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Why do you need a human capital value analysis in your business?

Today, we're 'under siege' in the proverbial 'talent war' that McKinsey famously defined in their research in the last 90s. Our valuable talent and skills are getting harder to find as these are tempted by the increased benefits offered by other companies. You can't do much to influence their decisions but what you can do is understand your organisation's existing talent to see if you've overlooked some of the skills you need that other staff members might possess. What is the best way to do this?

Speaking at the 3rd Annual Progression and TDCI Disability Equity Conference, Julia Wood - organisational development manager at Progression – said that the way you can uncover the skills in your organisation is through a human capital value analysis.

The first step in this process is to gain a detailed understanding of what type of talent you have in your business through a human capital audit. As a financial audit gives you a clear picture of the assets in your business, a human capital audit does the same in terms of your employees. Dennis C Carey and Marc A Feigen, in their article The human capital audit: The missing element of merger strategy, state that a human capital audit will give "a clear picture of the leadership and key employees in place, and their strengths and weaknesses relative to the industry and the market as a whole. It helps identify potential value to be developed and possible liabilities to be dealt with."

How do you carry out a human capital audit?

A human capital audit is conducted by interviewing one's staff members to find out if they'll be able to help you carry out the goals you've set for your organisation.

Wood suggests asking the following questions in your interviews:

  • What motivates you?
  • What do you understand about your role?
  • What are your future aspirations?

Implement an action plan

The next step in understanding the value that your human capital brings, and could potentially bring, to your business, is to determine how you're going to use the information you've gathered from them to execute an action plan that will assist you in achieving your business goals.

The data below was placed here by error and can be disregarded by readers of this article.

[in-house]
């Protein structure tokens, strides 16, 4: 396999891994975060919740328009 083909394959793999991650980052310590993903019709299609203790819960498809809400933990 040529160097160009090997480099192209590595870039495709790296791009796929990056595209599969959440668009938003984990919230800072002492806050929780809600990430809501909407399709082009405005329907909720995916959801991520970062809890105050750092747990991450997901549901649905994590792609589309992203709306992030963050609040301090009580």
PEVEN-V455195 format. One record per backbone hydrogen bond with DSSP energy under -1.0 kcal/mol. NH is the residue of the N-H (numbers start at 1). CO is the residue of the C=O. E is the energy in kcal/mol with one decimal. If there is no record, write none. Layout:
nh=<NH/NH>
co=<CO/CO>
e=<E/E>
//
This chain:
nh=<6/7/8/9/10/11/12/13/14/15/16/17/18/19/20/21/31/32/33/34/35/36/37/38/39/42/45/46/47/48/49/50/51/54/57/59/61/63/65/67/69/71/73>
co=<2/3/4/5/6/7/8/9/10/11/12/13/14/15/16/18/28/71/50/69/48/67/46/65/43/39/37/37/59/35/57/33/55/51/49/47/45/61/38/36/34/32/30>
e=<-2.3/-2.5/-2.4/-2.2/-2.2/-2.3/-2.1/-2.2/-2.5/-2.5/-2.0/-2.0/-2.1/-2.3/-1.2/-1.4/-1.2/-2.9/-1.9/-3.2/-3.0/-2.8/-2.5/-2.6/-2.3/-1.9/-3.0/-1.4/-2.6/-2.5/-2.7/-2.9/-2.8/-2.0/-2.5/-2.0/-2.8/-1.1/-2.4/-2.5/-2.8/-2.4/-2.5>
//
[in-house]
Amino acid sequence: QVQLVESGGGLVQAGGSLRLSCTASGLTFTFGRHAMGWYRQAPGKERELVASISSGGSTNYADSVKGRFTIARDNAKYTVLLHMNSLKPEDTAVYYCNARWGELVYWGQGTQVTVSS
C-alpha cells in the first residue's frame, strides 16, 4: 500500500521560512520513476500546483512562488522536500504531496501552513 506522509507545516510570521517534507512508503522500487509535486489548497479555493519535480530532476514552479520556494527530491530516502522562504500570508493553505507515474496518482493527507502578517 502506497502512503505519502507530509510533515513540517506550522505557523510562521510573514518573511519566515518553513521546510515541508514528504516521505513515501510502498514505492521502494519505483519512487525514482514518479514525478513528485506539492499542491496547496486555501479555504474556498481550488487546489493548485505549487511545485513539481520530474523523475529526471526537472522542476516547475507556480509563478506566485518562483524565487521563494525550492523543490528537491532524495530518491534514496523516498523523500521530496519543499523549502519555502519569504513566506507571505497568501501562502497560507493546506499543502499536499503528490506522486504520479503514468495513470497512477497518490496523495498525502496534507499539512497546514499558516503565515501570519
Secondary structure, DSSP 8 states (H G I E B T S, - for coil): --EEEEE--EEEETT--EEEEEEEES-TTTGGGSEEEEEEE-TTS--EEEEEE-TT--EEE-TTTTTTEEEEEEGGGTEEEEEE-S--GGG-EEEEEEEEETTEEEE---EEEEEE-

"In South Africa," says Wood, "there are many areas of compliance that organisations need to consider when, among others, crafting action plans and strategies."

These compliance areas are:

  • Employment equity, in which demographic profiling, recruitment and disability integration are included,
  • .National Skills Development, which encompasses PIVOTAL programmes and reporting, and
  • Broad-Based Black Economic Empowerment, which looks at partnerships, on-boarding and re-boarding, succession planning and career-pathing.

Under the Employment Equity Act (EEA), disabled persons are classified as a designated group, which means that they're among a population of people that you – as an employer – need to hire if you want to comply with the EEA.

Although compliance requirements are attached to disabled persons, if you feel that you want to employ a disabled person in your organisation, part of your recruitment strategy must be about concentrating on their abilities rather than their disabilities.

In addition, if one of your existing employees discloses that they have a disability, they're entitled to 'reasonable accommodation'. "'Reasonable accommodation' is any change in the workplace that will enable the person with the disability – who is qualified for a particular job – to enjoy equal employment opportunity," says Wood. For example, if you hire a physically disabled person to perform a desk job – and he or she has proved that they are fully capable of carrying out that job – you must make modifications to your building to make it easier for him or her to function.

You shouldn't employ people with disabilities merely as a 'tick-box' exercise to ensure your company is compliant with the EEA. If you happen to employ someone with a disability – or consciously decide to recruit someone who happens to suffer from a disability – your aim should always be to create a well-functioning and cohesive workforce.

As Wood so elegantly puts it, your goal should be to create "a diverse and inclusive environment that recognises individuals' uniqueness and differences."



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